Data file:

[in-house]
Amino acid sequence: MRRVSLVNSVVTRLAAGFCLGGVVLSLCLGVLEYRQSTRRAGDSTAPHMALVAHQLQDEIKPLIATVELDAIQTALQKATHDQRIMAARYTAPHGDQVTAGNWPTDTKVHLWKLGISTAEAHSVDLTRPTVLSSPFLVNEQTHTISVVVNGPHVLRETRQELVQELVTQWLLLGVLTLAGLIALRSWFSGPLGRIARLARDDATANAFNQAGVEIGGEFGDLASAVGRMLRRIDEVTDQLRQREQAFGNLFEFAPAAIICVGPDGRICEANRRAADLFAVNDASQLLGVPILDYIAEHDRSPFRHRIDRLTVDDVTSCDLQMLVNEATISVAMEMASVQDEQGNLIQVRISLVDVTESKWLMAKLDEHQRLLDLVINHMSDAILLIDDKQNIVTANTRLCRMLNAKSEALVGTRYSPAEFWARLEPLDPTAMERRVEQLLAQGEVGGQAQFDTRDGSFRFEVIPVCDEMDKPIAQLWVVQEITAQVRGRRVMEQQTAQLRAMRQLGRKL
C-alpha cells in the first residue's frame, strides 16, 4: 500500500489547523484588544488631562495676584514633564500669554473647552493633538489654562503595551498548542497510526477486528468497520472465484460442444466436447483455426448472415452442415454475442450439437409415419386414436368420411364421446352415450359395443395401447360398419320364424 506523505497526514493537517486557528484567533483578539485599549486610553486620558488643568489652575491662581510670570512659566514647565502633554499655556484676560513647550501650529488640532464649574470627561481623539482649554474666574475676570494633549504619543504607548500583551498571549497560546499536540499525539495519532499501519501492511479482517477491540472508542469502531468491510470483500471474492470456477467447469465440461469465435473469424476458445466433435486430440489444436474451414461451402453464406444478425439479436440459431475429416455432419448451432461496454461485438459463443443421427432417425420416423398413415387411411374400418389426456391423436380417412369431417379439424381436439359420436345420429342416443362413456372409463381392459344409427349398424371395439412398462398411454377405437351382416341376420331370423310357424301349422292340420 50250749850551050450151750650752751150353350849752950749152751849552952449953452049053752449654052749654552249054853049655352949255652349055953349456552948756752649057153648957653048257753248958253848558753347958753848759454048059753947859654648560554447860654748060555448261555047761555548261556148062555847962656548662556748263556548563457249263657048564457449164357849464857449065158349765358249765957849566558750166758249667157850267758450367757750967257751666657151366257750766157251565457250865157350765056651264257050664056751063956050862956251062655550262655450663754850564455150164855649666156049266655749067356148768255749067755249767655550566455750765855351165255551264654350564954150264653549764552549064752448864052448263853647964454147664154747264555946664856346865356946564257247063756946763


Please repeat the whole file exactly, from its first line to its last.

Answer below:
[in-house]
Amino acid sequence: MRRVSLVNSVVTRLAAGFCLGGVVLSLCLGVLEYRQSTRRAGDSTAPHMALVAHQLQDEIKPLIATVELDAIQTALQKATHDQRIMAARYTAPHGDQVTAGNWPTDTKVHLWKLGISTAEAHSVDLTRPTVLSSPFLVNEQTHTISVVVNGPHVLRETRQELVQELVTQWLLLGVLTLAGLIALRSWFSGPLGRIARLARDDATANAFNQAGVEIGGEFGDLASAVGRMLRRIDEVTDQLRQREQAFGNLFEFAPAAIICVGPDGRICEANRRAADLFAVNDASQLLGVPILDYIAEHDRSPFRHRIDRLTVDDVTSCDLQMLVNEATISVAMEMASVQDEQGNLIQVRISLVDVTESKWLMAKLDEHQRLLDLVINHMSDAILLIDDKQNIVTANTRLCRMLNAKSEALVGTRYSPAEFWARLEPLDPTAMERRVEQLLAQGEVGGQAQFDTRDGSFRFEVIPVCDEMDKPIAQLWVVQEITAQVRGRRVMEQQTAQLRAMRQLGRKL
C-alpha cells in the first residue's frame, strides 16, 4: 500500500489547523484588544488631562495676584514633564500669554473647552493633538489654562503595551498548542497510526477486528468497520472465484460442444466436447483455426448472415452442415454475442450439437409415419386414436368420411364421446352415450359395443395401447360398419320364424 506523505497526514493537517486557528484567533483578539485599549486610553486620558488643568489652575491662581510670570512659566514647565502633554499655556484676560513647550501650529488640532464649574470627561481623539482649554474666574475676570494633549504619543504607548500583551498571549497560546499536540499525539495519532499501519501492511479482517477491540472508542469502531468491510470483500471474492470456477467447469465440461469465435473469424476458445466433435486430440489444436474451414461451402453464406444478425439479436440459431475429416455432419448451432461496454461485438459463443443421427432417425420416423398413415387411411374400418389426456391423436380417412369431417379439424381436439359420436345420429342416443362413456372409463381392459344409427349398424371395439412398462398411454377405437351382416341376420331370423310357424301349422292340420 50250749850551050450151750650752751150353350849752950749152751849552952449953452049053752449654052749654552249054853049655352949255652349055953349456552948756752649057153648957653048257753248958253848558753347958753848759454048059753947859654648560554447860654748060555448261555047761555548261556148062555847962656548662556748263556548563457249263657048564457449164357849464857449065158349765358249765957849566558750166758249667157850267758450367757750967257751666657151366257750766157251565457250865157350765056651264257050664056751063956050862956251062655550262655450663754850564455150164855649666156049266655749067356148768255749067755249767655550566455750765855351165255551264654350564954150264653549764552549064752448864052448263853647964454147664154747264555946664856346865356946564257247063756946763